I sit on the side of my little road and watch the day arrive. I can’t see the eastern sky from my courtyard, so I bring my metal barstools outside the fence (so I can put my feet up), and I carry out the wobbly wooden stool with care where the candle will sit and which might house my tea but these days sports coffee with half and half. I try to be quiet, not bump into things in the dark, aware of my neighbors. I stretch out my legs and settle in as the sky begins to lighten. I face southeast and watch Venus rising, have the honor of a mockingbird singing and displaying at the top of the electric pole before me. I warm my hands on the cup, sip my coffee, close my eyes sometimes when his performance is especially melodic or visually impressive. I feel bad when I get lost in thought and realize I have missed part of his concert or this coming of the day, even though I love the chance to daydream, too. When I am both present and lucky I get to relish his incandescent song and the glory of the morning splashed against the sky. Today there are echoes of deep pink spread across the southern clouds, stopping just before they tint the San Jacintos. Wide stretches of sky between the clouds become that otherworldly aqua color the twilight minutes often bring us here in the desert. We’ve had an extraordinary spring, no doubt due to the extra rain the gods granted us. For weeks the mockingbirds in my neighborhood sang without stopping, day and night. There seemed a kind of frenzy in it, the sheer numbers of singers and that ceaselessness I had yet to experience. Now in the middle of May, our desert spring is over, but this one mockingbird still comes to the telephone poll to serenade me. I lean back in my front-row seat and savor his song. The neighbor’s calico cat trots by on her early morning rounds, surprised but not deterred by my presence in the road. She is not interested in me, intent on her own pursuits, so I return to my morning concert. The waning moon and Venus stay close, too, for a long time—companions in the sky.
I look up when I open the gate, and the small sliver of our waning moon hangs in the rich autumn-blue sky. At the sight I feel met, reassured, lightened. I ride my bike, my pretty new Carrot Girl, to Marylou and Richard’s. This morning I am playing elf. I leave violets and a Ziploc full of bird seed on the back porch to welcome them home. After, I buy bags of Nyger at True Value, pack them on my bike and ride off. I’m glad I didn’t leave things for later in the day because it’s already hot even though we’ve finally touched the relief of fall. I see someone on the sidewalk ahead of me, so I move to the street. There are no cars, no other people, just the two of us heading north. I hear mockingbirds in the cottonwoods to the right. It’s the first time I’ve heard them in months. “The mockingbirds begin,” I breathe, thrilled. It sounds like they’re tuning up, tapping into snatches of their repertoire, not quite breaking into song. I can see now it’s a man ahead of me, short, brown-skinned, something tied to his back, his stride easy. I pull even, and he looks over, surprised but not startled. When I turn toward him I’m already smiling, content on my bike, on this morning, on this quiet street. He grins, nods, his whole face open. I grin back and ride past, infused with joy, with the warmth of our rare, brief intimacy, so easy and glad. I ride home beside the jacarandas, weaving in and out of their shade, and hope that quick moment of connection made him feel good, too.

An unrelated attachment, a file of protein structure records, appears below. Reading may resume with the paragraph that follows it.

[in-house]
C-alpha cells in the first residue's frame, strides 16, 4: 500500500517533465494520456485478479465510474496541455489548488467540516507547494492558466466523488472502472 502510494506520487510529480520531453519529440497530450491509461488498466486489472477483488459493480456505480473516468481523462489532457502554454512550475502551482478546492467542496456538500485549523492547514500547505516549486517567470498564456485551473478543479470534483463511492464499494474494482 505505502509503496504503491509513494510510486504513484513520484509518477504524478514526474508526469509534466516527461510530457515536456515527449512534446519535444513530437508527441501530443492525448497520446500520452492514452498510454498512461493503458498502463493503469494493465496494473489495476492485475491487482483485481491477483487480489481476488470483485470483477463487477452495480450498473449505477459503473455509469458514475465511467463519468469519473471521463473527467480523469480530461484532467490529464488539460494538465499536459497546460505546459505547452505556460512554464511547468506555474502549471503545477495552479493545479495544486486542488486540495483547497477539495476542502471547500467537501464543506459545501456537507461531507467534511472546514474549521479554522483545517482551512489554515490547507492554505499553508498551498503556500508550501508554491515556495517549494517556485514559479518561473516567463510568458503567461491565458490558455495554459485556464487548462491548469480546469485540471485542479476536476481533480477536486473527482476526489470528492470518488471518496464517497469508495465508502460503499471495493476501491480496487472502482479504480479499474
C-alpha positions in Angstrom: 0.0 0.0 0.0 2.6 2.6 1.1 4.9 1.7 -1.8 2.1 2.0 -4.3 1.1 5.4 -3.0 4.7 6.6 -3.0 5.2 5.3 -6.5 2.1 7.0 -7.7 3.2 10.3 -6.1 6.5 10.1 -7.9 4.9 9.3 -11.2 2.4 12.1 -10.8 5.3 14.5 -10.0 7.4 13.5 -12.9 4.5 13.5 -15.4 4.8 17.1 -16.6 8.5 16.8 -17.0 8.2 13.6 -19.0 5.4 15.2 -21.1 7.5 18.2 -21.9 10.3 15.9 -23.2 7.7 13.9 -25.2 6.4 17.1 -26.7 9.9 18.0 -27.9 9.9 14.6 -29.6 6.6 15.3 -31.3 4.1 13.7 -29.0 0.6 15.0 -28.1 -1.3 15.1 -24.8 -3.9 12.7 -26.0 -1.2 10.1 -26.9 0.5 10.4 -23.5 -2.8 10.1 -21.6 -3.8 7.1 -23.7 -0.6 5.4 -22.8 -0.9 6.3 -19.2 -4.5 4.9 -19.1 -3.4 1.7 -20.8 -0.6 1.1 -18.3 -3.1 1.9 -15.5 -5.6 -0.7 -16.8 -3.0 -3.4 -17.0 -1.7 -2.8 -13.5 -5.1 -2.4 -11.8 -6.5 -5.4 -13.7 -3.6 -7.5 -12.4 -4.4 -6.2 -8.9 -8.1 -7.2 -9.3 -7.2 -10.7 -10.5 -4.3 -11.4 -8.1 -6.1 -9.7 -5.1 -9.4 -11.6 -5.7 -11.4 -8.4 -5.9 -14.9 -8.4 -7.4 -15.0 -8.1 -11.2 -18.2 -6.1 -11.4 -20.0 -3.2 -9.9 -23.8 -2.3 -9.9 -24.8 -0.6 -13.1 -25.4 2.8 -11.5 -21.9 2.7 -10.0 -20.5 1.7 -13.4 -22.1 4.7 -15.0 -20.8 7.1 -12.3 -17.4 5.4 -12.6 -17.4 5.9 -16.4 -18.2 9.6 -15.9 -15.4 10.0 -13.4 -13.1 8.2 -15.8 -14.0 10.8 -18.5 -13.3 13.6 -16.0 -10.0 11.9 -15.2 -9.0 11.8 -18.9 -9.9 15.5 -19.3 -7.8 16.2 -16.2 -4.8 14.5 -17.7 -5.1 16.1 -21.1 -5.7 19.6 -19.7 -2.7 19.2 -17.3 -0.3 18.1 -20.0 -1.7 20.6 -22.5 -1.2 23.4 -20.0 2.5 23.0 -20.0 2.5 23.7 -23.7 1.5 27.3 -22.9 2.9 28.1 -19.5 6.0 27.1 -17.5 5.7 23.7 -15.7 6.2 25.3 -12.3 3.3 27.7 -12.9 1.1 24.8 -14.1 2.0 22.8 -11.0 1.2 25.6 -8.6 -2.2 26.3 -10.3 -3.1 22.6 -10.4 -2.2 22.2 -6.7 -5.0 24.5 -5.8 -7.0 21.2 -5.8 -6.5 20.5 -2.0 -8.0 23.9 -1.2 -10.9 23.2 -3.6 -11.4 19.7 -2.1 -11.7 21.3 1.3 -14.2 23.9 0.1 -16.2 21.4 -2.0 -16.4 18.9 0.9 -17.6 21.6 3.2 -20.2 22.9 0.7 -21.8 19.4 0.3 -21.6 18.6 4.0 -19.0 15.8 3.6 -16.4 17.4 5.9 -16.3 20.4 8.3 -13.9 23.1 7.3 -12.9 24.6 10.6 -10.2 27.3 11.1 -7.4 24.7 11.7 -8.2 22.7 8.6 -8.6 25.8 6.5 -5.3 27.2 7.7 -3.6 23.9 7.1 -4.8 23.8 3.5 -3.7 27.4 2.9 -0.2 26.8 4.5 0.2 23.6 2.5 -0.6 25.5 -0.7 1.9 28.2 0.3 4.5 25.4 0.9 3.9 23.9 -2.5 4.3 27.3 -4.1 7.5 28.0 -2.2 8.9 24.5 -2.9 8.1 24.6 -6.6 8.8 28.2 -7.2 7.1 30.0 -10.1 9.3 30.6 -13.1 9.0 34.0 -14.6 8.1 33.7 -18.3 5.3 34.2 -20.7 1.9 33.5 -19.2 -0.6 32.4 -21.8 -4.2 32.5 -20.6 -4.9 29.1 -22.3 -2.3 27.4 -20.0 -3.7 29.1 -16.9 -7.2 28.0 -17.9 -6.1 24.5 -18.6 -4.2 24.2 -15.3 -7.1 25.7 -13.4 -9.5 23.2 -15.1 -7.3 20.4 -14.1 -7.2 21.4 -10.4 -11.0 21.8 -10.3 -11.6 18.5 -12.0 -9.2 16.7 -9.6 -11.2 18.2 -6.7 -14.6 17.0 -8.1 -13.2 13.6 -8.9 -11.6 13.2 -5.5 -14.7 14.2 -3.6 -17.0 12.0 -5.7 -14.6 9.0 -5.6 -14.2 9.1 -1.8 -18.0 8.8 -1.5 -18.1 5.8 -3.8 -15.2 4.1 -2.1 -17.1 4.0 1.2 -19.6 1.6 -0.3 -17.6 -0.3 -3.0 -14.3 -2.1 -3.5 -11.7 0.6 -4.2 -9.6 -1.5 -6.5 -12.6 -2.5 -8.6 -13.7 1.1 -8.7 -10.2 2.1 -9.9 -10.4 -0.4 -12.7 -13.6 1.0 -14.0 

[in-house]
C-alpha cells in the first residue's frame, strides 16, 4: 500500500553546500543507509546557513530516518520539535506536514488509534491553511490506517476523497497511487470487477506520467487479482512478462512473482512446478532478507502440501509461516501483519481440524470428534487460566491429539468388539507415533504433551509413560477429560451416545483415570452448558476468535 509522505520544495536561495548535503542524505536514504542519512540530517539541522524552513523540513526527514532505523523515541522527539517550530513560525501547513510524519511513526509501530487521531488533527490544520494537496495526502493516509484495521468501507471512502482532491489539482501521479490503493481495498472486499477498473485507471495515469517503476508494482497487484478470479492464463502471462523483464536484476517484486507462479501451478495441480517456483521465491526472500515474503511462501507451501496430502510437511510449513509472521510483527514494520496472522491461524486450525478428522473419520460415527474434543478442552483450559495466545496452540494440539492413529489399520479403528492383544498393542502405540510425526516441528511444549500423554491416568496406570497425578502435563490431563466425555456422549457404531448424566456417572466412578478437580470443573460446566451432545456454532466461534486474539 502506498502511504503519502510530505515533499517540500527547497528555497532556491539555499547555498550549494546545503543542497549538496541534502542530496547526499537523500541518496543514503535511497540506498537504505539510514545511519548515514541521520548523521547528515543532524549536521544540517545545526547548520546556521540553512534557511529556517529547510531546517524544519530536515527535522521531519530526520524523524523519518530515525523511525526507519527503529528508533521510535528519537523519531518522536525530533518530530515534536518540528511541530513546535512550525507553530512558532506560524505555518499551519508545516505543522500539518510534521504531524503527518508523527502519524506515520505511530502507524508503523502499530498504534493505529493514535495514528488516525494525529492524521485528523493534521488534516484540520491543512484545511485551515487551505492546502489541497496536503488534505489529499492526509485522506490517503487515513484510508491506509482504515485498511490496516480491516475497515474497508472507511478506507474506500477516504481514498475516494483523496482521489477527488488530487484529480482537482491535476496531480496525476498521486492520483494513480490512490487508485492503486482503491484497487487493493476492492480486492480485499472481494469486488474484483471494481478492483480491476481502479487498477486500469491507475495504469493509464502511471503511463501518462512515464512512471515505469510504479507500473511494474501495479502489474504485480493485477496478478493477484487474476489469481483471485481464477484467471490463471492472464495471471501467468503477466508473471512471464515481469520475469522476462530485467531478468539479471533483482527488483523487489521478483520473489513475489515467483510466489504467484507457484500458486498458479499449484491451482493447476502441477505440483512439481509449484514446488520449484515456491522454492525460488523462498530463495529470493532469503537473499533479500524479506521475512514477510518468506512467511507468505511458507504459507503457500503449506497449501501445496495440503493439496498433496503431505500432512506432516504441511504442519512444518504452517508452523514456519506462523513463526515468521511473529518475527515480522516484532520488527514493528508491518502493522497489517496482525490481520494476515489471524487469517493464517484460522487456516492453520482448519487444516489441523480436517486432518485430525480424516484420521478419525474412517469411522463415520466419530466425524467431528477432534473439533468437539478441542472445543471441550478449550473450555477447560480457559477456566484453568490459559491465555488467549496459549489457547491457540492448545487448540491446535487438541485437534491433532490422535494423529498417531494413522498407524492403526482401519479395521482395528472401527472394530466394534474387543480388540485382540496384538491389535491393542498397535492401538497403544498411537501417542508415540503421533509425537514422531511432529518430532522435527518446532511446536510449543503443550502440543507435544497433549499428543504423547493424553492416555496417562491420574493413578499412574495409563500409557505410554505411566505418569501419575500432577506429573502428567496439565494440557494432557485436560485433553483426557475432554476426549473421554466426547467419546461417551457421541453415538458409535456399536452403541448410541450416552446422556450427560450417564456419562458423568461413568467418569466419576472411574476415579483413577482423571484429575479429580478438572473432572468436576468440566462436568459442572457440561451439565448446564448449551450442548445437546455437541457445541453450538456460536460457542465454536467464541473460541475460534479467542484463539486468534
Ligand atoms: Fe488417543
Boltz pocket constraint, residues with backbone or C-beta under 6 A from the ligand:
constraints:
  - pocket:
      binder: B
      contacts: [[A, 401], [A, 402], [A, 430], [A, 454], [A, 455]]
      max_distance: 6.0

I know now where my mockingbird sings. Last year they cut down this old behemoth of a tree that used to block the last hour of the sun for me in high summer. They left the trunk with all it’s sawed-off limbs, still tree-high, taller than the trailers. Right now my mockingbird is perched upon it singing to us all. Now and then he sallies forth, small leaps into the air, glorious in his dark grey and white display. Then he settles back down again upon the brown trunk. His song has smoothed out over the past weeks. He sounds like a pro now, all fluidity and grace. The only reason I know he is mine is from the way the sound comes to me. I have imagined him in the night, wondering where he was. I knew he wasn’t in my neighbor’s tree. But I thought he sounded too close to be in one of the palm trees. It wasn’t until the other day I realized where he was. His sally caught my eye from my own perch in bed. It was too tempting. I had to go get my binoculars to watch him up close. The screen on the kitchen window made him a little blurry, but I sat there grinning at myself: birdwatching from bed.
I have a mockingbird this spring who comes nearby and sings to us during the night. He seems to be a bit awkward about it. I think he might be young, just learning how to mimic, still growing into his song. His repertoire seems limited, his delivery stilted. It doesn’t flow from one sound to the next. I picture him out there practicing, trying hard to get each sound right. Maybe in the longer pauses he tries to remember a new sound to do next. It makes me smile, imagining. I hope it is a good effort for him, the kind of concentrating on something we love that requires all of our attention but can feel almost effortless. I hope he feels like that, all intense focus and deep joy and nothing of angst, of worrying he may not be as good as his cousin or as quick to learn. I hope he is pleased with his efforts. I’ve never noticed a mockingbird learning his song, though maybe even the adults practice to master new sounds. It make me feel a little vulnerable, my heart softened for him in his youngness, his big fresh desire, his newness in this world of ours. May he be well loved along the way, and may his songs unfold over time, seamless and soulful in the dark, quiet night.